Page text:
In cool or cold conditions:
Open drapes and window shades during the day to help warm the indoor air and close them at night to help retain the heat. In general, leave the windows closed if the air outside is colder than the air inside.
Indoor air and ventilation in extreme temperature situations: Although keeping windows and doors closed may help maintain temperatures, in some cases it may be necessary to open the windows slightly to maintain adequate ventilation. Note that some amount of air movement or infiltration (passive ventilation) occurs naturally, as air passes through small openings or cracks, windows and doors, so there is always some small amount of ventilation. This small amount of ventilation, however, may not be enough to maintain adequate ventilation in extreme temperature situations.
Safely Provide Power for Lighting, Cooking and Heating
Portable Generators: During power outages, portable generators can be used to help temporarily restore power to a few key appliances such as refrigerators, lights and fans. Portable generators that use fuels such as gasoline, natural gas or kerosene are widely available. However, if they are not used correctly they can be hazardous because these generators give off toxic fumes.
- Use portable generators OUTSIDE and far away from buildings.
- DO NOT use portable generators inside your house or garage. Do not put portable generators on balconies or near doors, vents, or windows. Do not use portable generators near where you or your children are sleeping.
Rechargeable power sources: Rechargeable solar powered generators/batteries are also available to use during a power outage. In some areas this may be a practical choice to power small appliances. In general, they are less powerful than fuel powered portable generators, and provide back-up power for a shorter period of time.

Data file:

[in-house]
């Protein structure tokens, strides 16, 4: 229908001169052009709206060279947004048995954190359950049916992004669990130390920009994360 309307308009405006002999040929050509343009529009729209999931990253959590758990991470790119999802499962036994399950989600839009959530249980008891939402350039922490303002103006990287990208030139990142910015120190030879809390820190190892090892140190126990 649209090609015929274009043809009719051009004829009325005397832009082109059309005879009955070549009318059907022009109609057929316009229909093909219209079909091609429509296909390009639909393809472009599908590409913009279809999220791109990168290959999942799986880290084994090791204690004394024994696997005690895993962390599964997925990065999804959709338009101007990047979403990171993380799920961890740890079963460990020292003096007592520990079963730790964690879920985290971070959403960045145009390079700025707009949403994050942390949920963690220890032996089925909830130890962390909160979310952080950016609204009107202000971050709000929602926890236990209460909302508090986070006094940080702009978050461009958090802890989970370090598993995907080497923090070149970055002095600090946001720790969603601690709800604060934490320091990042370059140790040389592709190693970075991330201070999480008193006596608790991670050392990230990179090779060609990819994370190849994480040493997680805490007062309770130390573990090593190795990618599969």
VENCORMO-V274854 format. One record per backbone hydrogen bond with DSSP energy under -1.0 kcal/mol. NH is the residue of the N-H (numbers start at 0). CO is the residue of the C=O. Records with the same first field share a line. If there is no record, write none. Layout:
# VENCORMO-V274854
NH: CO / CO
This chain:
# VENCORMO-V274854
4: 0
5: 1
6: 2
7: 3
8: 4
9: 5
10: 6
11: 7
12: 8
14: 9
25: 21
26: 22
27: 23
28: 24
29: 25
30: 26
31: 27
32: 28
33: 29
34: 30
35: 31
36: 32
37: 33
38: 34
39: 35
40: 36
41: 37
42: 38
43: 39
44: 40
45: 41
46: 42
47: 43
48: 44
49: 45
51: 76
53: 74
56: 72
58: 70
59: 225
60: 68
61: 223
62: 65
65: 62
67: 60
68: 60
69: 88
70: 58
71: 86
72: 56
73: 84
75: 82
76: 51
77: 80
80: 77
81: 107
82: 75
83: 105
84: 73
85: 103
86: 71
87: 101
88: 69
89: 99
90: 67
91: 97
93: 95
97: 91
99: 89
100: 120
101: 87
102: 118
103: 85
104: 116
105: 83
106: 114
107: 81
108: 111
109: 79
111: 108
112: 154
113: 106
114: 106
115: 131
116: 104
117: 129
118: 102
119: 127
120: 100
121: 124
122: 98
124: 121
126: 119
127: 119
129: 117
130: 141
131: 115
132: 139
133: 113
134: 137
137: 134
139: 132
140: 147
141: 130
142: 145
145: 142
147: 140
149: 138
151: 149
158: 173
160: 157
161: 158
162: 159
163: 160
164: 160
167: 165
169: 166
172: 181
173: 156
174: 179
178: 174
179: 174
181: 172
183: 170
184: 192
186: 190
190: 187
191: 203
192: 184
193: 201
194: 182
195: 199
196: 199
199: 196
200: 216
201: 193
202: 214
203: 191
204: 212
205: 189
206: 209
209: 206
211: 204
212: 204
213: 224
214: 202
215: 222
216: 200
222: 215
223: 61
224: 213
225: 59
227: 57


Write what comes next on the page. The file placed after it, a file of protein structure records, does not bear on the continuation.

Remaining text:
Heating: During a power outage, DO NOT try to heat your home by using combustion appliances including gas stoves or ovens, barbeque grills, or dryers. NEVER operate any gas-burning heater or other appliance in a poorly vented or closed room, or where you are sleeping.
Cooking: DO NOT use barbecues, hibachis, camp stoves, or any other non-vented combustion appliances to cook indoors, or for any other indoor use. Combustion appliances produce toxic fumes, including carbon monoxide (CO). While you shouldn't use any kind of combustion appliance, there are ways to cook indoors during a power outage. You can use a vented fireplace or a vented wood or other fuel burning stove, if it is set up for cooking.
Lighting: Use flashlights or batter powered lanterns if available. If you use candles, make sure the area is ventilated since candles emit combustion products and, if left unattended, can be a fire hazard. If available, use flashlights or battery powered lanterns instead of candles.
- CDC's Carbon Monoxide Poisoning Factsheet
- CPSC's Generators & Engine-Driven Tools page (includes Portable Generators)
- EPA's Burnwise: Best Practices for Burning Follow best burn practices when using a fireplace; use battery powered smoke alarm.
- EPA's Carbon Monoxide information page: www.epa.gov/iaq/co.html
- FEMA's Ready.gov: Blackouts More on what you can do before, during and after a power outage.
- University of Hawaii' Sea Grant College Program Homeowner's Handbook to Prepare For Natural Hazards (PDF) (Homeowner's Handbooks for other selected states are available on the internet)